Thursday, February 1, 2018

And So It Begins Again

2017 - the year that was...or wasn't in my case.  After a few health challenges which turned out to be opportunities to clarify my thinking around my study (never miss an opportunity to try and turn a negative into a positive, or so I keep telling myself), I have decided to change my study path from an EdD, (Doctor of Education), to a PhD, (Doctor of Philosophy, Education).

I have decided that I won't go back into the classroom as a teacher.  I love a good challenge but being completely deaf in one ear is a little too much of one and I have a passion for research - always have - and this completely feeds that.  It's something I've thought of doing, and wanted to do full-time, for many years now so this is the opportunity to do that.

Researching in a Different Way

While figuring all of this out, I've been working with my long-suffering supervisor at Otago, (he also put up with me for two Masters' papers).  We started to talk about what form my research should take in terms of methods, theories and all the usual bits and pieces that go along with planning one of these journeys and we hit on something called Grounded Theory.  I must admit this was a new one for me - had never heard of it before so this was my first bit of research before the research.

What on Earth is Grounded Theory and Why I Think it is Going to be so Powerful in Teacher Research

Grounded Theory is based on a constructivist approach to research (as a constructivist teacher, this already had me hooked!) where data is analysed throughout the research process rather than after it and this can lead to a change in direction for where the research leads.  It also emphasises not making any assumptions and that the researcher tries very hard to leave their biases at the door, so to speak.  This is a fantastic challenge for any researcher if they're prepared to take it on.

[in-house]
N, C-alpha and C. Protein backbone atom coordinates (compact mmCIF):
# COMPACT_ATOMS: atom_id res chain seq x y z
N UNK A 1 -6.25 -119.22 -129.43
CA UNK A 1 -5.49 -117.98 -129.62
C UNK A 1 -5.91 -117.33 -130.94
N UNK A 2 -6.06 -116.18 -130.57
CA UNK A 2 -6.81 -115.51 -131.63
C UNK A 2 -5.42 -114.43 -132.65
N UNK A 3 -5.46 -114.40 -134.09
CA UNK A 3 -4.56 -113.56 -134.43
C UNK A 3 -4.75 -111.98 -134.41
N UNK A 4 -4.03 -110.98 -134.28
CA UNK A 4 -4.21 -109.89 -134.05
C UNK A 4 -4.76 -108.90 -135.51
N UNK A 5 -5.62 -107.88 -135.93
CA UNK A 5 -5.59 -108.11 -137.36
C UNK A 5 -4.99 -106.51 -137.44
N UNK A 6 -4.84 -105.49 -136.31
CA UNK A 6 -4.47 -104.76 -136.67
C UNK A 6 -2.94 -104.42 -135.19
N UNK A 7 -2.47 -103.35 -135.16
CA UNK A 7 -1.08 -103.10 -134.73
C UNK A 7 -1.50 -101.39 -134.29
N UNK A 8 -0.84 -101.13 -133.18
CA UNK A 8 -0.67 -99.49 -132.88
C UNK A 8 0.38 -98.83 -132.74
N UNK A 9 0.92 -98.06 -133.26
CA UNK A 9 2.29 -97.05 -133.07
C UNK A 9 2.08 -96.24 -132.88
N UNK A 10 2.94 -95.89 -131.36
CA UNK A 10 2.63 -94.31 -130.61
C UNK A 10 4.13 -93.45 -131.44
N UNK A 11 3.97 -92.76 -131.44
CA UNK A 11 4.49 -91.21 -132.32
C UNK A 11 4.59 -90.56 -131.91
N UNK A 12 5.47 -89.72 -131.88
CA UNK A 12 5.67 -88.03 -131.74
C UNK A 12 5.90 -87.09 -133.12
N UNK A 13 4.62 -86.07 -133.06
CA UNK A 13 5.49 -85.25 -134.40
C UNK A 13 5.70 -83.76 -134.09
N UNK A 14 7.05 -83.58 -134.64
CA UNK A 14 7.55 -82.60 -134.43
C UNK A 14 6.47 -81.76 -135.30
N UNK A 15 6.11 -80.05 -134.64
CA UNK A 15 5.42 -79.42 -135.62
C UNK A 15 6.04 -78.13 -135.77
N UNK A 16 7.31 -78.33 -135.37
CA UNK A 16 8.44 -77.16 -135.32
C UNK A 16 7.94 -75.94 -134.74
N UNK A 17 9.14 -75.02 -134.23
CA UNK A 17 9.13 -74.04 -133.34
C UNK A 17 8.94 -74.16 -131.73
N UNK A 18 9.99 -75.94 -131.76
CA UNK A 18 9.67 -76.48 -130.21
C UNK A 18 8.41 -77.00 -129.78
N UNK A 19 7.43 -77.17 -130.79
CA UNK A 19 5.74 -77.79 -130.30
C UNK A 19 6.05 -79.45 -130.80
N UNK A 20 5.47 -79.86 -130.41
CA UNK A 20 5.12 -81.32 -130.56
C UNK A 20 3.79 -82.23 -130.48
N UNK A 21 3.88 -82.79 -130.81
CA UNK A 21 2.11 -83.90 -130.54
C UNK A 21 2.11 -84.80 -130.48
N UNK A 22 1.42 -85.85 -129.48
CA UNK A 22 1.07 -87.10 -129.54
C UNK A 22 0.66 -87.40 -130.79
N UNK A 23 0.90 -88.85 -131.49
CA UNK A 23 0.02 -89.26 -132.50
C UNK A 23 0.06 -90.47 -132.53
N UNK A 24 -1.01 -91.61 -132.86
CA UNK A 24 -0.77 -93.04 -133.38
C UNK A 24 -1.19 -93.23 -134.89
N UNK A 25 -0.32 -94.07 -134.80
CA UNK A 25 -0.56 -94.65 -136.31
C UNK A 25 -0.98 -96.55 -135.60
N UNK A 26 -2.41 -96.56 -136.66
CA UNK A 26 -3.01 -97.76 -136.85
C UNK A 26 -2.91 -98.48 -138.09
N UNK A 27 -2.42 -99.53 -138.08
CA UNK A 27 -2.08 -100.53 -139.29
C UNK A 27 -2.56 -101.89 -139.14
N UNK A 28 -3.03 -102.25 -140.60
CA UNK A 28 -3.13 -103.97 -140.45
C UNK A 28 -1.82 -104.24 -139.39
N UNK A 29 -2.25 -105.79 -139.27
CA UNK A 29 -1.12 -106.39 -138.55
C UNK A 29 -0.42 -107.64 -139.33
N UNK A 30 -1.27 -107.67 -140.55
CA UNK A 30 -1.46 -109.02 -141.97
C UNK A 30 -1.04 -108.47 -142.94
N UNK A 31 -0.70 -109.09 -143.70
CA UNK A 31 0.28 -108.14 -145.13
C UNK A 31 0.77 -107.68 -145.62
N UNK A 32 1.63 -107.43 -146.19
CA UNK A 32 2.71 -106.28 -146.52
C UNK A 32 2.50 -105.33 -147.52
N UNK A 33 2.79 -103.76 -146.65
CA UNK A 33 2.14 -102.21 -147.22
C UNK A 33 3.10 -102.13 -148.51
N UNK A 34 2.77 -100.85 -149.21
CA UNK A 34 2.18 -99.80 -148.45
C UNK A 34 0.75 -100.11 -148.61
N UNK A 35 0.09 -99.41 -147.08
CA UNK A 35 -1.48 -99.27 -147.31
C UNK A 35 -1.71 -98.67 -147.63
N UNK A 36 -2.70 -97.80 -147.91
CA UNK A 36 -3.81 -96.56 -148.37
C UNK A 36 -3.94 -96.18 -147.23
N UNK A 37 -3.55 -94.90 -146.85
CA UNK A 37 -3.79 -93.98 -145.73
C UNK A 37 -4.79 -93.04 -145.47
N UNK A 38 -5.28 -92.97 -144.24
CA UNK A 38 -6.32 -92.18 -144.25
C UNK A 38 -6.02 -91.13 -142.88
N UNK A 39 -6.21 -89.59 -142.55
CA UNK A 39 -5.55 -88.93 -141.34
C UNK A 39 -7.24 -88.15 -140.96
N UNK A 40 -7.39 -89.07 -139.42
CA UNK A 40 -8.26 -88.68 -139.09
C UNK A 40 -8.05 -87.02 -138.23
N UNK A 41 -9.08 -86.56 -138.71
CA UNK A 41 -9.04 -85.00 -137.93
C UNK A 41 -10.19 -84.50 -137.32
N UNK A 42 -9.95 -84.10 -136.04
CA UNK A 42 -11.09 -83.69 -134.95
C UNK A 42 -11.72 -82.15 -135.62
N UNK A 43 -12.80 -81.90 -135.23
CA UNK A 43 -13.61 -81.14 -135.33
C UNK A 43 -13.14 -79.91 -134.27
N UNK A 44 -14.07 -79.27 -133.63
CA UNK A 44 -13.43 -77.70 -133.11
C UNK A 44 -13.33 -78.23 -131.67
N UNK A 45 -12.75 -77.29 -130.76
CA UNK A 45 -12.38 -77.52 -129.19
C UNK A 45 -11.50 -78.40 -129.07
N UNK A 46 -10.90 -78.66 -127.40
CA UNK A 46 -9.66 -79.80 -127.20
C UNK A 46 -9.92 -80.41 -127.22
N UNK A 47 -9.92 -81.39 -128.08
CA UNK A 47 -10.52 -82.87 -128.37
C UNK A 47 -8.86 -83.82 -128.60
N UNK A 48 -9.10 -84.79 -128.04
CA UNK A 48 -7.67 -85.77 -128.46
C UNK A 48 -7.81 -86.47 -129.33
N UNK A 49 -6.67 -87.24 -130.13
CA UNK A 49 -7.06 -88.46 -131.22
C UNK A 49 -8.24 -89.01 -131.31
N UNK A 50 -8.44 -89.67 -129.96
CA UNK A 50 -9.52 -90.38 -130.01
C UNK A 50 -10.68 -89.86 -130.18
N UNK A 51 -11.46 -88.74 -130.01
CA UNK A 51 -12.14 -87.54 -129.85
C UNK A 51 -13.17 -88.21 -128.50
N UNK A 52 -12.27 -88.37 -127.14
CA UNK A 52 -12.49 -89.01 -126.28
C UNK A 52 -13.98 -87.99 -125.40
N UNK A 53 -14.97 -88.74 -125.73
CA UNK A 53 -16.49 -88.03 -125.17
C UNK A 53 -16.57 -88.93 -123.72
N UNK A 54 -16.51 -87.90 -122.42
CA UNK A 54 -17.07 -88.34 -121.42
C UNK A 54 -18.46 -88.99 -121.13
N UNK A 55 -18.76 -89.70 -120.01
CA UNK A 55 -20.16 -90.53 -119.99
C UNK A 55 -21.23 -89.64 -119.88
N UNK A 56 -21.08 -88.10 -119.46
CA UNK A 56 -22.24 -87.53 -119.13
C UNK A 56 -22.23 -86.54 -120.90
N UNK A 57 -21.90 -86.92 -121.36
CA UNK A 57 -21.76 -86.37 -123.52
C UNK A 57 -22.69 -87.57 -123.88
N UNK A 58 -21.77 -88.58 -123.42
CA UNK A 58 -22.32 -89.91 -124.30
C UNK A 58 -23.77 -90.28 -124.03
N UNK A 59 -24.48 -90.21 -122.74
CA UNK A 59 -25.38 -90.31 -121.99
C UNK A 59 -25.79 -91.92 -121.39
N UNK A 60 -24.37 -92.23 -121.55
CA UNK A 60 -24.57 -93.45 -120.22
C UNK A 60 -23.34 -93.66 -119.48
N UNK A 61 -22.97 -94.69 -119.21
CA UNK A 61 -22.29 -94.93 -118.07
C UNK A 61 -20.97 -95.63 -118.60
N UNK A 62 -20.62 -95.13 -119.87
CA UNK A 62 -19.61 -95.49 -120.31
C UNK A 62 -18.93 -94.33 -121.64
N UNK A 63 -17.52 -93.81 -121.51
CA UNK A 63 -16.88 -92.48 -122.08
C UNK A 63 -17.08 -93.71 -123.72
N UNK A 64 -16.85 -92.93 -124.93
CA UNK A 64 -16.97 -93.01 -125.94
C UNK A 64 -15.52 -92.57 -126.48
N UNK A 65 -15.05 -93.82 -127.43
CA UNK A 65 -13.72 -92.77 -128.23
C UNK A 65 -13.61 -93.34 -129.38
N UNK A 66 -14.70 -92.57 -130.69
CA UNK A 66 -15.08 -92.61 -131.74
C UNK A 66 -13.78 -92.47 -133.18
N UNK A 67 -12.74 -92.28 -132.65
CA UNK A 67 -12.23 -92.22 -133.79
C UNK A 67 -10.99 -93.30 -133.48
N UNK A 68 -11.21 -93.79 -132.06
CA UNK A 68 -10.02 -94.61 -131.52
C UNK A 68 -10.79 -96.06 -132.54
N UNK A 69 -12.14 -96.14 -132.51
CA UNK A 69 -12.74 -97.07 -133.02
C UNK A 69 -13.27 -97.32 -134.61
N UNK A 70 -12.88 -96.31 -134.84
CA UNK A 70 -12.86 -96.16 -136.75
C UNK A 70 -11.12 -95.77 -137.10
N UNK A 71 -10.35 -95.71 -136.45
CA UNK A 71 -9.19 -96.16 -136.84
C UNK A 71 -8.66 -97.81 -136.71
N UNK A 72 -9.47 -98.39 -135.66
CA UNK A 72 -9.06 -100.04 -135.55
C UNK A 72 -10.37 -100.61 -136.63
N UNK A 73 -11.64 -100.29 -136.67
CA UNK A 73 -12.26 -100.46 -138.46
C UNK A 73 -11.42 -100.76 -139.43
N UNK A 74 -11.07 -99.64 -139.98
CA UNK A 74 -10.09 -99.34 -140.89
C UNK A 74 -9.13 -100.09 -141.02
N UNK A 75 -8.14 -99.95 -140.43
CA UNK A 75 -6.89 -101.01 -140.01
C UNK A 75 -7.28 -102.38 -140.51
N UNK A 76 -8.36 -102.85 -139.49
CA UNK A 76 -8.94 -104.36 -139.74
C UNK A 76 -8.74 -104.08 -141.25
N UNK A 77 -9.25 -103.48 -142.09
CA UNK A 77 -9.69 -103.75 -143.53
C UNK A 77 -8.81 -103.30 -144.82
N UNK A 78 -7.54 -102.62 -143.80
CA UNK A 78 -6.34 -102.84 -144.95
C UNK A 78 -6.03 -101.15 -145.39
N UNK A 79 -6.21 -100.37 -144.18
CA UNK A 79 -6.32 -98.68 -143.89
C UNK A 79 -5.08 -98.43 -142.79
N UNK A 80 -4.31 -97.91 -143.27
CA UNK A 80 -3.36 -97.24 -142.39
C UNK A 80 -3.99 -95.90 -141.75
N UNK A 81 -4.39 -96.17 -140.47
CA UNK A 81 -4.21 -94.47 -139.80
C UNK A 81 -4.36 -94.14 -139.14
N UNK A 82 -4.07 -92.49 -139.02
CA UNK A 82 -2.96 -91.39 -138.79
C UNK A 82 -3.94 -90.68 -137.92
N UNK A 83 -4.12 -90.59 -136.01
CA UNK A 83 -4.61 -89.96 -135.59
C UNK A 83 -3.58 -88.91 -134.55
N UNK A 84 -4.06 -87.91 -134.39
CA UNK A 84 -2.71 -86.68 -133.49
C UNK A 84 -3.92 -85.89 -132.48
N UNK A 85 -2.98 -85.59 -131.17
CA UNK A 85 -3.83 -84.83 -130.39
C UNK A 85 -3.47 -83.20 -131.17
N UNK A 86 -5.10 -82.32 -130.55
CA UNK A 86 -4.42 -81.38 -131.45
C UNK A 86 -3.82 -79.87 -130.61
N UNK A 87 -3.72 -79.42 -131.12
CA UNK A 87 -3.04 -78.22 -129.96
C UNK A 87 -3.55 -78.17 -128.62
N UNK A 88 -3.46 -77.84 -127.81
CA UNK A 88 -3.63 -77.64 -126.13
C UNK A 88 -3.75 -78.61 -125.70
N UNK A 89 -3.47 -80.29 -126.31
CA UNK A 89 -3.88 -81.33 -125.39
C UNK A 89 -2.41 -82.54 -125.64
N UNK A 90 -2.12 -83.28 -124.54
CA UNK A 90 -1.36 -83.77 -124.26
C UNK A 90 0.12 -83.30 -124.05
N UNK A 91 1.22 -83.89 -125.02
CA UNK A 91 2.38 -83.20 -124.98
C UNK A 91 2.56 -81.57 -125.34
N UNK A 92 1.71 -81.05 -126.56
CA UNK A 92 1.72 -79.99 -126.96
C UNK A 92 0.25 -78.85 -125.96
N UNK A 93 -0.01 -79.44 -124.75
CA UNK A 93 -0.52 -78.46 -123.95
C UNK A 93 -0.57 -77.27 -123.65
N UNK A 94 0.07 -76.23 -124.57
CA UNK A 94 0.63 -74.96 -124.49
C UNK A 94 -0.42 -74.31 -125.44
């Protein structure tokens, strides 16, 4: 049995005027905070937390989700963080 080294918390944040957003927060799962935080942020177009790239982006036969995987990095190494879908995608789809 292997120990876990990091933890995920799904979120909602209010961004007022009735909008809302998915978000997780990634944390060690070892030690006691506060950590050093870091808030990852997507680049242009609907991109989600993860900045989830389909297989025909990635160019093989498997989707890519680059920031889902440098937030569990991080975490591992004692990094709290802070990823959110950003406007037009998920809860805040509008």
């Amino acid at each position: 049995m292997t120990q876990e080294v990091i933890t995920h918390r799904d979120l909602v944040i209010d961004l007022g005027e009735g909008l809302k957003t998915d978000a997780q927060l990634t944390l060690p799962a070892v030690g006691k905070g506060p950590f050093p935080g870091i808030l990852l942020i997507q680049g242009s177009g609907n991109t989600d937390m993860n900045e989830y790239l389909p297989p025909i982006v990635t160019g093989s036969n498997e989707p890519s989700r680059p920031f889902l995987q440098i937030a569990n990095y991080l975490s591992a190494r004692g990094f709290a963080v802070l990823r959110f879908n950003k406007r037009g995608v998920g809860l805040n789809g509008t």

Grounded theory also has a strong aspect of ako integrated into the process where they researcher and the participants in the research process are learning from and with each other.  If done well, it becomes a collaborative process.  This also fits in well with my other passion - Communities of Practice - which were the focus for my Masters.  (Note - Communities of Practice are not the same as Communities of Learning, but that is for another blog post...)

What is Classical Grounded Theory?

Biggest Opportunities and Challenges for My Research

  • Keep an open mind 
  • Avoid preconceived ideas 
  • Always be open to new ideas and different opinions
  • Try to avoid bias at any cost - the hardest part of Grounded Theory but the most important if we want to create new theories together with our participants in the research process
  • Build a community of practice through trust, connections and collaboration
  • Constantly interact with and question the data

Let the journey begin...again...


  1. Thank you for your post, I'm excited to follow your journey as I start on mine too :-)

    1. Thanks Jo. Who are you studying through and what is your area of research?